The ecological protection goals and associated decision schemes to evaluate the hazards of PPPs in the aquatic environment described in the present paper have been presented from a scientific perspective. They may be used as options that can be considered by stakeholders and responsible governmental authorities to underpin their views and decisions, and they may act as the input for a wider debate. In addition, these protection goals and decision schemes may be used in discussions of spatial differentiation in the protection level of aquatic habitats by taking into account perceived differences in functionality and intrinsic value of surface waters as well as the different aims of EU directives. The Ecological Threshold Principle may be the umbrella under which the aims and effect assessment procedures in line with both EU Directive 200/60/EC and EU Directive 91/414/EEC are harmonized to derive water-quality objectives for WFD monitoring sites. In the decision scheme in line with the Community Recovery Principle, the current EU Directive 91/414/EEC procedures to assess the effects of PPPs in surface waters at edge-of-field situations is incorporated. The derivation of an acceptable norm concentration in drainage ditches, however, should not be in conflict with desired water-quality standards downstream in the watershed. The AFs proposed and applied in the present paper to extrapolate results of model ecosystem experiments are based on the current state of knowledge and on the data available. A review of these AFs may be necessary if more data become available or if other compounds with a specific mode of action have to be incorporated in the decision schemes.

Regulatory schemes for the authorization of PPPs currently are based on assessments of individual compounds (EU 1997). It is common practice, however, for several different pesticides to be applied during the growing season to protect crops (De Zwart 2005). The potential for interactions between different pesticides therefore has been suggested as a potential uncertainty in the risk assessment process. Relatively few studies have investigated the effects of realistic combinations of pesticides in aquatic ecosystems that are related to treatment programs used in specific crops (Van Wijngaarden et al. 2004; Arts et al. 2006). Those studies have revealed that most of the observed effects are consistent with the results from higher-tier studies using individual compounds. Apparently, for the pesticide packages studied, the risk assessment based on the individual compounds was sufficiently protective for their use in a crop-protection program (Van Wijngaarden et al. 2004; Arts et al. 2006).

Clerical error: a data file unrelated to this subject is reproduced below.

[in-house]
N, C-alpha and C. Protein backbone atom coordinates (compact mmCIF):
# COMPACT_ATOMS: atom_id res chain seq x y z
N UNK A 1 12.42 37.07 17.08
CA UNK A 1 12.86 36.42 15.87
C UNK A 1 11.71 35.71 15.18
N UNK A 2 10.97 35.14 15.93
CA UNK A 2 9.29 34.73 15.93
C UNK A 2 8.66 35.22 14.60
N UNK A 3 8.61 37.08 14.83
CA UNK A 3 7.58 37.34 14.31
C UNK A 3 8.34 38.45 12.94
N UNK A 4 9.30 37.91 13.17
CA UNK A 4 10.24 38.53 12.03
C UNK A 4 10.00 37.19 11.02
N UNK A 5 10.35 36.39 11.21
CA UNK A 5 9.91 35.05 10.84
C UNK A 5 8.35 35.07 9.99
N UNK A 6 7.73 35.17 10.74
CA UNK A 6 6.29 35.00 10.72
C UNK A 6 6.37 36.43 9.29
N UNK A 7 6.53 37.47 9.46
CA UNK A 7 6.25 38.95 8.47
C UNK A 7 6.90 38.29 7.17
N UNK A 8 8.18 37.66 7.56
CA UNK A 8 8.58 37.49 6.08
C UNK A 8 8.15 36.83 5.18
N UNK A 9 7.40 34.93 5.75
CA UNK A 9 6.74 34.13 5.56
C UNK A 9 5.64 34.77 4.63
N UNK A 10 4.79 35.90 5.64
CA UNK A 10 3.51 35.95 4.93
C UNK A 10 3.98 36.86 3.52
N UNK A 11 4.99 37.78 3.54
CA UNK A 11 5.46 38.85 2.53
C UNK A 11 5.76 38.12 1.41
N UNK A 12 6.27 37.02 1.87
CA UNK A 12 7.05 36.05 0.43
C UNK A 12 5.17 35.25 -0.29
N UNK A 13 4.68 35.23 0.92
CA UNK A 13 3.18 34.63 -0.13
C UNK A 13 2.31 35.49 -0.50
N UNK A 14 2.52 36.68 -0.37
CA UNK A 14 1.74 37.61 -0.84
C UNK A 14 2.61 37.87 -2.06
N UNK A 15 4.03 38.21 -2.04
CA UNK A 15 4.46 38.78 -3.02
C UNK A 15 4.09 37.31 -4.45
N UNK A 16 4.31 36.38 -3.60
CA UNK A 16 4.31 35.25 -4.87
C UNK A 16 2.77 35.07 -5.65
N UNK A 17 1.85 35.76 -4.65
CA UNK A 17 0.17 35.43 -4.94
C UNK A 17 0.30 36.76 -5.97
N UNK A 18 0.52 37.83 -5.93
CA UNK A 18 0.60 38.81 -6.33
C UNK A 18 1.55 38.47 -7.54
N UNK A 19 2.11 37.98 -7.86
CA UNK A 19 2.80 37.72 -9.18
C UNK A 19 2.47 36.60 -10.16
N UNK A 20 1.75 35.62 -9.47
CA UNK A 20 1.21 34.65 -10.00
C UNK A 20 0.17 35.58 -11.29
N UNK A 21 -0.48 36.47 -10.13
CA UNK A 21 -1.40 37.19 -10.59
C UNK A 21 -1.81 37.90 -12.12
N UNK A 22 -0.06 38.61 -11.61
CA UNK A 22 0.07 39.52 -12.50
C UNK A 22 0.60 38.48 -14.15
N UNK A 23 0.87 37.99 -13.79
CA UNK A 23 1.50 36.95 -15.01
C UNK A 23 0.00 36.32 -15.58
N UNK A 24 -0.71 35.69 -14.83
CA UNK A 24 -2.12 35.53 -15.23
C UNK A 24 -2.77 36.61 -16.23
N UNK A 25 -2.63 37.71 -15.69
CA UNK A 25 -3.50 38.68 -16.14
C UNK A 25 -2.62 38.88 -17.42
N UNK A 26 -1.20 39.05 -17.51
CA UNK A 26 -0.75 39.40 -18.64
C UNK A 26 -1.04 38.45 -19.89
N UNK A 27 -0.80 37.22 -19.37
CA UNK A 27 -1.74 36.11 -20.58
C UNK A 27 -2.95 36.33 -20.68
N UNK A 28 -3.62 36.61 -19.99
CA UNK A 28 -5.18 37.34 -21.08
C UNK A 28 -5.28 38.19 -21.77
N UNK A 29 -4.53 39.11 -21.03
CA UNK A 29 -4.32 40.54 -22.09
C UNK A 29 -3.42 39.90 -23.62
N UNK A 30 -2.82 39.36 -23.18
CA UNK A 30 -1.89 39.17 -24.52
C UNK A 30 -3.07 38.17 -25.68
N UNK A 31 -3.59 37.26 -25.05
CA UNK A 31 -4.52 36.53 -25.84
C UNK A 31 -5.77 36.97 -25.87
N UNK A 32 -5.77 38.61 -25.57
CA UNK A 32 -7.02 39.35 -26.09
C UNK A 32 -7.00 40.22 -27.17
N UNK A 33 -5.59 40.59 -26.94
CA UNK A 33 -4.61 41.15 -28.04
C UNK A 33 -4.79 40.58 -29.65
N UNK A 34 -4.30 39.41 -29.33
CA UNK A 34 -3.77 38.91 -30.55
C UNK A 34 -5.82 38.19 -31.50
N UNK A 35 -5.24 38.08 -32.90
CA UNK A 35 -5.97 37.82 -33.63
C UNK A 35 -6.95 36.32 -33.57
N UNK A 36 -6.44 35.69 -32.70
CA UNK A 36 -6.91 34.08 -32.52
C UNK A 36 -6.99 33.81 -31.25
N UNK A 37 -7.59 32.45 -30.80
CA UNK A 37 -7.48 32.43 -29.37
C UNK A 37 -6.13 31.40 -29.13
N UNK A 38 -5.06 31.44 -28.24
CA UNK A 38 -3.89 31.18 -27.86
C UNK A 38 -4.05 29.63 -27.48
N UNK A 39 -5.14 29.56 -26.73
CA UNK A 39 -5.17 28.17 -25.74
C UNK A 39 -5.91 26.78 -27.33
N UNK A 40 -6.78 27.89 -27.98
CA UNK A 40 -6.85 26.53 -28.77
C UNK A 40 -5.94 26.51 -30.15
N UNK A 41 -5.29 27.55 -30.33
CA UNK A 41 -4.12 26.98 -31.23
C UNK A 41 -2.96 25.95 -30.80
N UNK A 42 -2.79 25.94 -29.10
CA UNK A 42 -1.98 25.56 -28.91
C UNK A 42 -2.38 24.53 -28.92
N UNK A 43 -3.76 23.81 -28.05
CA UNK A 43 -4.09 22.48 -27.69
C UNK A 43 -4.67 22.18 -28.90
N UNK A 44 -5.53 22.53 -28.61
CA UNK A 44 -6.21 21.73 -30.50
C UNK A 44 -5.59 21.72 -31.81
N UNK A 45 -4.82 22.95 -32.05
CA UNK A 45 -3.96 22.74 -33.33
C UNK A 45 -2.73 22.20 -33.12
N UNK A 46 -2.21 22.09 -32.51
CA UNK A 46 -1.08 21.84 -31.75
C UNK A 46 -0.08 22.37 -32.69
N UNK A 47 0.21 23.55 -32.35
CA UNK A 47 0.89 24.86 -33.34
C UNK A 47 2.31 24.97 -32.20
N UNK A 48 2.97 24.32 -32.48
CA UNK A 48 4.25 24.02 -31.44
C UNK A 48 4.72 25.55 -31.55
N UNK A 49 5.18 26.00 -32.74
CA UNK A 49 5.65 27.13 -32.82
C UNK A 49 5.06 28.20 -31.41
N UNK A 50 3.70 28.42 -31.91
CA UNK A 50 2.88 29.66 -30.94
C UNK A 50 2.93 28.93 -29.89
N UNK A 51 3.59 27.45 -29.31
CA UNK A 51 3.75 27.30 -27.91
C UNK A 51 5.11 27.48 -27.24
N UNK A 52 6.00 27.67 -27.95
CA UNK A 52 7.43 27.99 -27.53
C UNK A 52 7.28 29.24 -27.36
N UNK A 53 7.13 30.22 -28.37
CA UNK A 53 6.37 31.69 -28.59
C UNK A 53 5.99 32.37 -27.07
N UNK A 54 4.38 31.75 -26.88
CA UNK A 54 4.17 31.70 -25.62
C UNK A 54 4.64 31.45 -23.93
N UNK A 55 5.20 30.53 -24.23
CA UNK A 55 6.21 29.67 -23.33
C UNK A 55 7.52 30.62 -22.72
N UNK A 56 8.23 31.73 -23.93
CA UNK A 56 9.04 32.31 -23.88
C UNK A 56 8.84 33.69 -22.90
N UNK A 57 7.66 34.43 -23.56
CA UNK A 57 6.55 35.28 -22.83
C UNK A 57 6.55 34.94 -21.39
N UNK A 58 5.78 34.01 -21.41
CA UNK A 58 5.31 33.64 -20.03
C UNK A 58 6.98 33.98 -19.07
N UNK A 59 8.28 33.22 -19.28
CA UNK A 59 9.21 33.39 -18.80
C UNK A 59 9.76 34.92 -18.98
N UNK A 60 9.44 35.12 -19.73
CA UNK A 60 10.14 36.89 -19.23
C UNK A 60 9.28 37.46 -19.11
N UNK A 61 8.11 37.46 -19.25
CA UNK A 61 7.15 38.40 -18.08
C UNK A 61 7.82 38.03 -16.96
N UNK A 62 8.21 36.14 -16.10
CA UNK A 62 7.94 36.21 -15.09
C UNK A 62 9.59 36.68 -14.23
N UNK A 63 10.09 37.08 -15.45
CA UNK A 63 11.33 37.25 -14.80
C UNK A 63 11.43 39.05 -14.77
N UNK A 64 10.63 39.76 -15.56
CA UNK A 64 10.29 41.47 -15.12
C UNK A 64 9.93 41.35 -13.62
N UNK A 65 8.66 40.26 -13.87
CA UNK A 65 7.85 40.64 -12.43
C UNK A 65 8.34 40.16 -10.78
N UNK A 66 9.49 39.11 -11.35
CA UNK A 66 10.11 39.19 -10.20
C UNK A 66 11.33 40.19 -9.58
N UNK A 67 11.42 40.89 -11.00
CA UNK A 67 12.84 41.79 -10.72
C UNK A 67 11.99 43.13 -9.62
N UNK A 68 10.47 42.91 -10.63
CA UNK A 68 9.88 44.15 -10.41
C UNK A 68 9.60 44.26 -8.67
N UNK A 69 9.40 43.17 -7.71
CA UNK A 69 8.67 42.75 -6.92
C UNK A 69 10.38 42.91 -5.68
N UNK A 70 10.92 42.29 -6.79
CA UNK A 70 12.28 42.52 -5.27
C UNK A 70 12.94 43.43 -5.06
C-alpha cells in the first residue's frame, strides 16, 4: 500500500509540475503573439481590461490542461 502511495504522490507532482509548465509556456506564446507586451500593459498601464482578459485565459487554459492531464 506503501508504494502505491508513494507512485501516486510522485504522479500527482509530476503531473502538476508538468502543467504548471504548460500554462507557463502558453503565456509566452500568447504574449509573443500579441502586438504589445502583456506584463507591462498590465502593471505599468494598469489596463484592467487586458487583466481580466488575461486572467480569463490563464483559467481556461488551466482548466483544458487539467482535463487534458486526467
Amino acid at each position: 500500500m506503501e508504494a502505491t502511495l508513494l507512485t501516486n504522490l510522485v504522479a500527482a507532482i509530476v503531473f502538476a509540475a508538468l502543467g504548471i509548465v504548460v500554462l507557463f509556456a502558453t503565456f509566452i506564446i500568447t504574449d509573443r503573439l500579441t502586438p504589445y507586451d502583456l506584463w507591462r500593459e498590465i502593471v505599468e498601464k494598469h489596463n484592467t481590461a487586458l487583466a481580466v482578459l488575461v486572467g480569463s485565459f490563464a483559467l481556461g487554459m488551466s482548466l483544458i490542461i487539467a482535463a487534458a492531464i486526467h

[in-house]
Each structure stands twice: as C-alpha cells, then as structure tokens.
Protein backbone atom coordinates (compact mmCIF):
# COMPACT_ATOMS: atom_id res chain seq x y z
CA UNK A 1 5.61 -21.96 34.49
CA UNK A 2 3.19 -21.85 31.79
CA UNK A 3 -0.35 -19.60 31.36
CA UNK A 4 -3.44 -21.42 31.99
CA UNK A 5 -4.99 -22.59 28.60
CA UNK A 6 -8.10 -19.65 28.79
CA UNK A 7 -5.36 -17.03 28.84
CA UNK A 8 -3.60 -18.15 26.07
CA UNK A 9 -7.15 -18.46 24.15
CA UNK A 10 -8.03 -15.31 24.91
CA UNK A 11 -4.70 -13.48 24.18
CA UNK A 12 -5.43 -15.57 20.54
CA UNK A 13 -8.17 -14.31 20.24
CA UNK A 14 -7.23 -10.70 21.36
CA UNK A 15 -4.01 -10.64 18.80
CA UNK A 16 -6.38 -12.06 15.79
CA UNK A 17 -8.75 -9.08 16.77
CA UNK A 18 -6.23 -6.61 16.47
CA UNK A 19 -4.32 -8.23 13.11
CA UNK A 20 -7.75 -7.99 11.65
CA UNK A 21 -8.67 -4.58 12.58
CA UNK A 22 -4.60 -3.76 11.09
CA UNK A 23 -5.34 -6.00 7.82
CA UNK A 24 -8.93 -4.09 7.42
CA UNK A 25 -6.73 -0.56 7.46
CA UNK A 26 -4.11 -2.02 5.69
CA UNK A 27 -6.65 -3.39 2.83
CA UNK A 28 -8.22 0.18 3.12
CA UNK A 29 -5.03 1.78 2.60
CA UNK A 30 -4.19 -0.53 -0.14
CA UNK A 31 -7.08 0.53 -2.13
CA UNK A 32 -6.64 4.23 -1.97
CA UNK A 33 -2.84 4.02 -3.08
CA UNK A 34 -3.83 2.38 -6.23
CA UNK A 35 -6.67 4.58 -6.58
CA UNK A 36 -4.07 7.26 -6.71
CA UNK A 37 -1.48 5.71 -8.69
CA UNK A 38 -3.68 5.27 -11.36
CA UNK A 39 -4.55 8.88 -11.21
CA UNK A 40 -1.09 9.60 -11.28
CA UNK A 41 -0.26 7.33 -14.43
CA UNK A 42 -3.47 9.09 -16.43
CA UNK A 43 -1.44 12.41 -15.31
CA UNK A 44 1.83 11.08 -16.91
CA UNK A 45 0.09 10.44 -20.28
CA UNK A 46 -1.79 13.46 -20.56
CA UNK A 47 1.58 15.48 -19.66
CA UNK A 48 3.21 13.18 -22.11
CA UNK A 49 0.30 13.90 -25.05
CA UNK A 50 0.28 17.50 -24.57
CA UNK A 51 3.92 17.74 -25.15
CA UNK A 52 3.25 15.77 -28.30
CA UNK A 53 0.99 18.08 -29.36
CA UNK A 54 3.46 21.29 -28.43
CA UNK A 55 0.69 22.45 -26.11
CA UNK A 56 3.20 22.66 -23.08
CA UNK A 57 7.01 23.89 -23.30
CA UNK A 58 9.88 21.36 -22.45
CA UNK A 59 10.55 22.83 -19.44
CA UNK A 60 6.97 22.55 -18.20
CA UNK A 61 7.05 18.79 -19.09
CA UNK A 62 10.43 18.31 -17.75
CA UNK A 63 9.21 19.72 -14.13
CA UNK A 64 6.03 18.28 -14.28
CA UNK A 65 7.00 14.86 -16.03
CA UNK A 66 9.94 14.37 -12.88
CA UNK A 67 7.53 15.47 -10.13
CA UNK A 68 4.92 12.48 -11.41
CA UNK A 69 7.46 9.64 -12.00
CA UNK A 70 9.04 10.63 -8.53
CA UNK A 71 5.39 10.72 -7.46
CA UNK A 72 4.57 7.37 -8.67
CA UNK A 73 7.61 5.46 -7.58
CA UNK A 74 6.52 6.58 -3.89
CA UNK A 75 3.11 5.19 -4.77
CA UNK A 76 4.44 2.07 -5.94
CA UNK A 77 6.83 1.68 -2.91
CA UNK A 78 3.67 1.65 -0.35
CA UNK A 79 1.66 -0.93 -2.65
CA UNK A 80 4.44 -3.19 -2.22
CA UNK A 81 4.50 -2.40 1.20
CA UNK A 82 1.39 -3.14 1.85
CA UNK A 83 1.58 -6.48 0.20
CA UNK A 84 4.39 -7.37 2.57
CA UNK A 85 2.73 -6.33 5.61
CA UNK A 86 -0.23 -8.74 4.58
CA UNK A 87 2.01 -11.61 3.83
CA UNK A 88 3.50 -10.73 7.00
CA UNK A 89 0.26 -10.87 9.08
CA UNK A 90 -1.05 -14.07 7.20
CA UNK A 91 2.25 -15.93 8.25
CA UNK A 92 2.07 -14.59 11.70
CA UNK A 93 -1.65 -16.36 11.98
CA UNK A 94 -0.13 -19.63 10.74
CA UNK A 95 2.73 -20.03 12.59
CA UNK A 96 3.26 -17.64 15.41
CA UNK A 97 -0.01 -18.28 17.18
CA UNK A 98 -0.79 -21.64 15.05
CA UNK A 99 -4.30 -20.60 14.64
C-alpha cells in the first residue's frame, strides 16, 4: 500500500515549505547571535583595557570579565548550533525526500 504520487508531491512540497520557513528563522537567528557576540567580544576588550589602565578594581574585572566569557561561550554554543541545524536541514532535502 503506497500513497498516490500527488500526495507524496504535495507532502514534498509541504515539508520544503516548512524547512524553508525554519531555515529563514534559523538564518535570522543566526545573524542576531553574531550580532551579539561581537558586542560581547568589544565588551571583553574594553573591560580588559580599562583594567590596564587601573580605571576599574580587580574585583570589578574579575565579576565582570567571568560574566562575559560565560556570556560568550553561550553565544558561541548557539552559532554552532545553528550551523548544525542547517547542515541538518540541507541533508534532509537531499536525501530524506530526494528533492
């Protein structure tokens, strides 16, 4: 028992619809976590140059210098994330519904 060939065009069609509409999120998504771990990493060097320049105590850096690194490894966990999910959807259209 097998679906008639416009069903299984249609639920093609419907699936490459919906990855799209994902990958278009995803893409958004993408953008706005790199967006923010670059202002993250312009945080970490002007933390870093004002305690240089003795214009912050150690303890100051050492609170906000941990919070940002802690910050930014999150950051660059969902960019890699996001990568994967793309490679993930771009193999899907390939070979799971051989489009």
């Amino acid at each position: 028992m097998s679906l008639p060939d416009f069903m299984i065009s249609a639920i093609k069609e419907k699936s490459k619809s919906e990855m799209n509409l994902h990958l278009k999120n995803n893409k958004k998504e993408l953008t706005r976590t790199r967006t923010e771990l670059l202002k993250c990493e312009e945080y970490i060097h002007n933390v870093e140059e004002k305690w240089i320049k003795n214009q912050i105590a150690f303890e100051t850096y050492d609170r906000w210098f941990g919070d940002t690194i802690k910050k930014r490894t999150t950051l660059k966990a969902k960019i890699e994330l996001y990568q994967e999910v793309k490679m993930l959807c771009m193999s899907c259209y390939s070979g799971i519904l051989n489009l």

The present paper predominantly addresses ecotoxicological and ecological effects of stress by PPPs. To assess environmental risks, information regarding actual exposure concentrations and/or PECs also is required. Pesticide exposure may be another important source of uncertainty in a risk assessment; consequently, higher-tier procedures also should be developed and implemented to refine estimates of exposure. This may warrant improvement of the validation status of the fate models and chemical monitoring procedures currently applied. The use of probabilistic approaches when interpreting chemical monitoring data at the watershed level may be promising (Hart 2001; Giddings et al. 2005). In addition, harmonizing the aims of the EU Directives 91/414/EEC and 2000/60/EC may need the development of fate and exposure models at the scale of the watershed.

Acknowledgements

The writing of this discussion paper was financially supported by the Dutch Ministry of Agriculture, Nature Conservation and Food Safety (Research Program 416). The authors thank Peter van Vliet and 3 anonymous reviewers for critical comments on an earlier draft of this paper.

Ancillary